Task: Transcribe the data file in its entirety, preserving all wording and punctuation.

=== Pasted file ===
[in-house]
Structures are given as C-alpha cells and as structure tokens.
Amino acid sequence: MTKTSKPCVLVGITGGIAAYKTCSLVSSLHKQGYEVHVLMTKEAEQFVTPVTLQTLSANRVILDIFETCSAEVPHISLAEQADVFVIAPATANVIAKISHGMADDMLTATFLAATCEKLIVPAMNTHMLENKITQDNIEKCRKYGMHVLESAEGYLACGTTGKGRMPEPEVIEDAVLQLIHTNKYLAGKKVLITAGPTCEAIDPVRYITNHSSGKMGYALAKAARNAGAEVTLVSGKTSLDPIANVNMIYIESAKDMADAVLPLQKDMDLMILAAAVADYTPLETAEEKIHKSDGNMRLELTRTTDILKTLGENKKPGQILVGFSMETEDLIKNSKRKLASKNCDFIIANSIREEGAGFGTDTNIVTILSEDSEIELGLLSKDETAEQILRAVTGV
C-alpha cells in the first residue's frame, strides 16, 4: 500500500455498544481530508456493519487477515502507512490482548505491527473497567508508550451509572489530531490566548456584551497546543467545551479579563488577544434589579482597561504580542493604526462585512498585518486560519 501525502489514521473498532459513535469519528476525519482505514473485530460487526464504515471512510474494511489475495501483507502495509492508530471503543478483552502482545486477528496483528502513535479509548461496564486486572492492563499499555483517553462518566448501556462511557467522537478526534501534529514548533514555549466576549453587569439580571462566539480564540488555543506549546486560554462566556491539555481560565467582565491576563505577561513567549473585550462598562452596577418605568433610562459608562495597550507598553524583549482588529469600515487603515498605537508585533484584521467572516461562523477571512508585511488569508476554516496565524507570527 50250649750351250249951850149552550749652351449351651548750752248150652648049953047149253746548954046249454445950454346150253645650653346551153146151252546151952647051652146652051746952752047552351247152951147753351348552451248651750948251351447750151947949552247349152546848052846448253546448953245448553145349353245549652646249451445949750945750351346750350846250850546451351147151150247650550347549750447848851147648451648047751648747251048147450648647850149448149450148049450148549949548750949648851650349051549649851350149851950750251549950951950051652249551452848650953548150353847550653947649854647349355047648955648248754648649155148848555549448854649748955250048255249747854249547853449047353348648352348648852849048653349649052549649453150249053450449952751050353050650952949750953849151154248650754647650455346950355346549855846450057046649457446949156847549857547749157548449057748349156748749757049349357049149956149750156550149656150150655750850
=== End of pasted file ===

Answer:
[in-house]
Structures are given as C-alpha cells and as structure tokens.
Amino acid sequence: MTKTSKPCVLVGITGGIAAYKTCSLVSSLHKQGYEVHVLMTKEAEQFVTPVTLQTLSANRVILDIFETCSAEVPHISLAEQADVFVIAPATANVIAKISHGMADDMLTATFLAATCEKLIVPAMNTHMLENKITQDNIEKCRKYGMHVLESAEGYLACGTTGKGRMPEPEVIEDAVLQLIHTNKYLAGKKVLITAGPTCEAIDPVRYITNHSSGKMGYALAKAARNAGAEVTLVSGKTSLDPIANVNMIYIESAKDMADAVLPLQKDMDLMILAAAVADYTPLETAEEKIHKSDGNMRLELTRTTDILKTLGENKKPGQILVGFSMETEDLIKNSKRKLASKNCDFIIANSIREEGAGFGTDTNIVTILSEDSEIELGLLSKDETAEQILRAVTGV
C-alpha cells in the first residue's frame, strides 16, 4: 500500500455498544481530508456493519487477515502507512490482548505491527473497567508508550451509572489530531490566548456584551497546543467545551479579563488577544434589579482597561504580542493604526462585512498585518486560519 501525502489514521473498532459513535469519528476525519482505514473485530460487526464504515471512510474494511489475495501483507502495509492508530471503543478483552502482545486477528496483528502513535479509548461496564486486572492492563499499555483517553462518566448501556462511557467522537478526534501534529514548533514555549466576549453587569439580571462566539480564540488555543506549546486560554462566556491539555481560565467582565491576563505577561513567549473585550462598562452596577418605568433610562459608562495597550507598553524583549482588529469600515487603515498605537508585533484584521467572516461562523477571512508585511488569508476554516496565524507570527 50250649750351250249951850149552550749652351449351651548750752248150652648049953047149253746548954046249454445950454346150253645650653346551153146151252546151952647051652146652051746952752047552351247152951147753351348552451248651750948251351447750151947949552247349152546848052846448253546448953245448553145349353245549652646249451445949750945750351346750350846250850546451351147151150247650550347549750447848851147648451648047751648747251048147450648647850149448149450148049450148549949548750949648851650349051549649851350149851950750251549950951950051652249551452848650953548150353847550653947649854647349355047648955648248754648649155148848555549448854649748955250048255249747854249547853449047353348648352348648852849048653349649052549649453150249053450449952751050353050650952949750953849151154248650754647650455346950355346549855846450057046649457446949156847549857547749157548449057748349156748749757049349357049149956149750156550149656150150655750850